The fact that we allow divorce at all for any reason means that society has accepted the view that a certain percentage of marriages have not been successful and should be dissolved. The grounds, however, are purely physical; that is, divorce is granted in Canada— excepting Nova Scotia—only for adultery and the normal ground for annulment is impotence, which means inability to have sexual intercourse. It is taking a rather low view of the objects of marriage to say that sexual intercourse is the one thing that matters.

Three hundred years ago John Milton argued in his Doctrine and Discipline of Divorce that divorce by mutual consent was more consistent with the spirit of Christianity. He argued that no court was capable of enquiring into “the secret reason of dissatisfaction between man and wife" and that any enquiries into these things unnecessarily aggravated the sufferings of the parties. He concluded by submitting that marriage would gain in honor when both were able to obtain a divorce where affection has ceased to exist.

In this he was merely echoing the civil law of Rome, which the historian Bryce summed up as follows: “Compulsion of any form is utterly opposed to

a connection which springs from free choice and is sustained by affection only. To compel an unwilling party to remain married was as unthinkable to the Romans as to compel an unwilling party to enter into marriage," and he quoted from one of the laws of Justin: “If marriages are made by mutual affection it is only right that when that affection no longer exists they should be dissoluble by iTiUtual consent.”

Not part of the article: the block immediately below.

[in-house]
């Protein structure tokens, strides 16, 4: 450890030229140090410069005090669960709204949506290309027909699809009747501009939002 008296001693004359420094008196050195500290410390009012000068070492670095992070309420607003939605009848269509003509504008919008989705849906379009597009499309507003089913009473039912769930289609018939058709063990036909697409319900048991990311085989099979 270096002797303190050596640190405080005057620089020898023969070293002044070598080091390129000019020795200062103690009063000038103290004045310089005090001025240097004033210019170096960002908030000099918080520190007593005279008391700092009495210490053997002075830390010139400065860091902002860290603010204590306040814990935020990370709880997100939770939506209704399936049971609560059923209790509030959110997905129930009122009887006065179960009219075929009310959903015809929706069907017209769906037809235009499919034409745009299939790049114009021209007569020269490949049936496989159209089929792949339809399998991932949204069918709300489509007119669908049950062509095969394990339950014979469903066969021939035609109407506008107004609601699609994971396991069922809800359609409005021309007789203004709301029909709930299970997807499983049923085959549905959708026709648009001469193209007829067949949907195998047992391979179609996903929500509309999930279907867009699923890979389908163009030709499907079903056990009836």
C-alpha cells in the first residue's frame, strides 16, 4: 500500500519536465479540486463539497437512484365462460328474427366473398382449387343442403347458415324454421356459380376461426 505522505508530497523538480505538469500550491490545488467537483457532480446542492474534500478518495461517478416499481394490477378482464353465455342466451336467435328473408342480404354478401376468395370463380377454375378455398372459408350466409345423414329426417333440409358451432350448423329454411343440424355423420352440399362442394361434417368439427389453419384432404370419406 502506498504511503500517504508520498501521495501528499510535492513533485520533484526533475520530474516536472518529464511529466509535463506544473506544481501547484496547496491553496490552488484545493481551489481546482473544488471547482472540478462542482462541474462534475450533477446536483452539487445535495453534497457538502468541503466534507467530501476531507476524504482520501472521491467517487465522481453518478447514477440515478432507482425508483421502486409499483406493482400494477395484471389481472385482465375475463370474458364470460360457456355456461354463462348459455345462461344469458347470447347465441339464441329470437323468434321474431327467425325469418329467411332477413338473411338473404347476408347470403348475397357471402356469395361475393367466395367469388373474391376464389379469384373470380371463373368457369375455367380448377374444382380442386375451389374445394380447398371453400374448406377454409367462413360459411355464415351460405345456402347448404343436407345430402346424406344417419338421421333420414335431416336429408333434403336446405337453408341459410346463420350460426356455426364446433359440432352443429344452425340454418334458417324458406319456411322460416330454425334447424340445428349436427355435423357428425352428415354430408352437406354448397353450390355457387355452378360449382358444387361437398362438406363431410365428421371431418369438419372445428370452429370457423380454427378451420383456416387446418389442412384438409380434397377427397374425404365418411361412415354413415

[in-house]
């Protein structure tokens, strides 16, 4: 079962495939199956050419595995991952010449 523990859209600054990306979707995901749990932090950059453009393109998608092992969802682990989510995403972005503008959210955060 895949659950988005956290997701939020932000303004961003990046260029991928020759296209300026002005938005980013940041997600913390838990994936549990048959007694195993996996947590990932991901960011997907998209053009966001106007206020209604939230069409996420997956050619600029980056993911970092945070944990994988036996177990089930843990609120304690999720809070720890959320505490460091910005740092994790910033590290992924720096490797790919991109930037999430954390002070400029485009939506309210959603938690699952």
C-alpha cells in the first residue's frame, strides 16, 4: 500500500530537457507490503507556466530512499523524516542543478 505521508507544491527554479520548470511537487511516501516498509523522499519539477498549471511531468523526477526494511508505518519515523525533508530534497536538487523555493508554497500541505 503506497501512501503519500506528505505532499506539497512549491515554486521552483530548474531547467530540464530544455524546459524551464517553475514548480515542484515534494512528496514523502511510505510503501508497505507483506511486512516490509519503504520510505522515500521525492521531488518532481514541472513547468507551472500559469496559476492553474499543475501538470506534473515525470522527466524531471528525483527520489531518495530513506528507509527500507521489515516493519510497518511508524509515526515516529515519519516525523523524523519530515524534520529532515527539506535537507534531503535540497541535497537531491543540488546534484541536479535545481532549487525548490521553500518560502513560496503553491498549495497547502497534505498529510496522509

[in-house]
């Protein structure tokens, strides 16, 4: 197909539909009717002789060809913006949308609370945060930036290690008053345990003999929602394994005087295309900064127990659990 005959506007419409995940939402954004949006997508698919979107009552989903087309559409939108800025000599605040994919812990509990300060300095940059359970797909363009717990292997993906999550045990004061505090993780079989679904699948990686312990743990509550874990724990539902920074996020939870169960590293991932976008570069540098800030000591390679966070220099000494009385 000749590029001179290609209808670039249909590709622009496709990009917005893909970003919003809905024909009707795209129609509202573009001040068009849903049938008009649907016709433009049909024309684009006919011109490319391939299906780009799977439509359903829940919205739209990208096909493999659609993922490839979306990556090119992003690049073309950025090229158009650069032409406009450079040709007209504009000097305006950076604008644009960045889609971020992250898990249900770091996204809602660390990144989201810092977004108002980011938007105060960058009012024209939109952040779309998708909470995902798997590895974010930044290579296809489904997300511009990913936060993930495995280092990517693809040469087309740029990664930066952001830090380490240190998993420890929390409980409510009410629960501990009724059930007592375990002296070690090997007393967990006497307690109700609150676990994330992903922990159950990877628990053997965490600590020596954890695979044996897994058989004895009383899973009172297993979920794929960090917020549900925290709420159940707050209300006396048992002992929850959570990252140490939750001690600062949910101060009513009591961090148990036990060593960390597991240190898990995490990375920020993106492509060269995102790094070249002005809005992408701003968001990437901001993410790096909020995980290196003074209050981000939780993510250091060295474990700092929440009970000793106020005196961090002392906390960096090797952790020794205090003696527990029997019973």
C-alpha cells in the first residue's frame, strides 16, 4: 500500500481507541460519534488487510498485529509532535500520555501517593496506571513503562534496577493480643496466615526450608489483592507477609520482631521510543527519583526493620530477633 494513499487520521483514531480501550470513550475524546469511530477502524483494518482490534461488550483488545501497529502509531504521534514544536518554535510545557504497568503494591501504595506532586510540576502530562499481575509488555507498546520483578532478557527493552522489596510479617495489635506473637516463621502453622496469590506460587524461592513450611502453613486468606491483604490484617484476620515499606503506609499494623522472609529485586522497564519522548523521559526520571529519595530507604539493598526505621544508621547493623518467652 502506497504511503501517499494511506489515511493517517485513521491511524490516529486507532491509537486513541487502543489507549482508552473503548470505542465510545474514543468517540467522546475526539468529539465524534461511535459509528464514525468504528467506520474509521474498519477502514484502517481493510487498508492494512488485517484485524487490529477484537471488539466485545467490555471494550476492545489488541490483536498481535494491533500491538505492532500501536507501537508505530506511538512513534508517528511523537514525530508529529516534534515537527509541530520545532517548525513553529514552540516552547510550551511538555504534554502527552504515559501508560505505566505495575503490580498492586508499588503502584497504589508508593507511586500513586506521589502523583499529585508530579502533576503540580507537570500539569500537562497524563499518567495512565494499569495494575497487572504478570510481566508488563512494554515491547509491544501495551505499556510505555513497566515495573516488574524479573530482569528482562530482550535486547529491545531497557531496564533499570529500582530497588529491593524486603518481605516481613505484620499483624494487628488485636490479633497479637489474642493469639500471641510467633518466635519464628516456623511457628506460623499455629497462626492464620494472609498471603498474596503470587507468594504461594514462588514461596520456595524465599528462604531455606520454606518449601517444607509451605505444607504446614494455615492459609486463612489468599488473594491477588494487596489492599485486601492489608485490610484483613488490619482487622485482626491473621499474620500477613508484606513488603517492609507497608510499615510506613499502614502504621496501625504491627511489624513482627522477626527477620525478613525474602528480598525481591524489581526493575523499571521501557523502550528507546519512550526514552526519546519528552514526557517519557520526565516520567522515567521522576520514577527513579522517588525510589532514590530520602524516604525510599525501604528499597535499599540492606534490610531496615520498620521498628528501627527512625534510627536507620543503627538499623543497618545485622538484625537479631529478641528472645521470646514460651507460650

Bryce also stated that to pass from the civil law of Rome to the ecclesiastical law of the Middle Ages is like quitting an open country intersected by good roads for a tract of mountain and forest where a rough and tortuous path furnishes the only means of transit.

The law as administered by the ecclesiastical courts in the Middle Ages, which has descended to us through those courts, is based on the views of the early fathers of the church with regard to marriage, commencing with St. Paul's dictum: "It is better to marry than to burn.” From the same source we have the statement that marriage is for such that have not the gift of continence, and it is apparent in his view that celibacy is the highest state of man. There are countless acts and statements by the early Christian fathers that support this view. Origen castrated himself. Augustine deplored equally his marriage and his experience of concubinage and Jerome stated that a widow who married again was “a dog returning to its vomit and a washed sow to its wallowing place.”

The only way to characterize people who hold those views is as fanatics, but it is these very fanatics who have set their seal upon our laws today, for it was their views that were imposed b the medieval church in place of the broad charity of Roman law.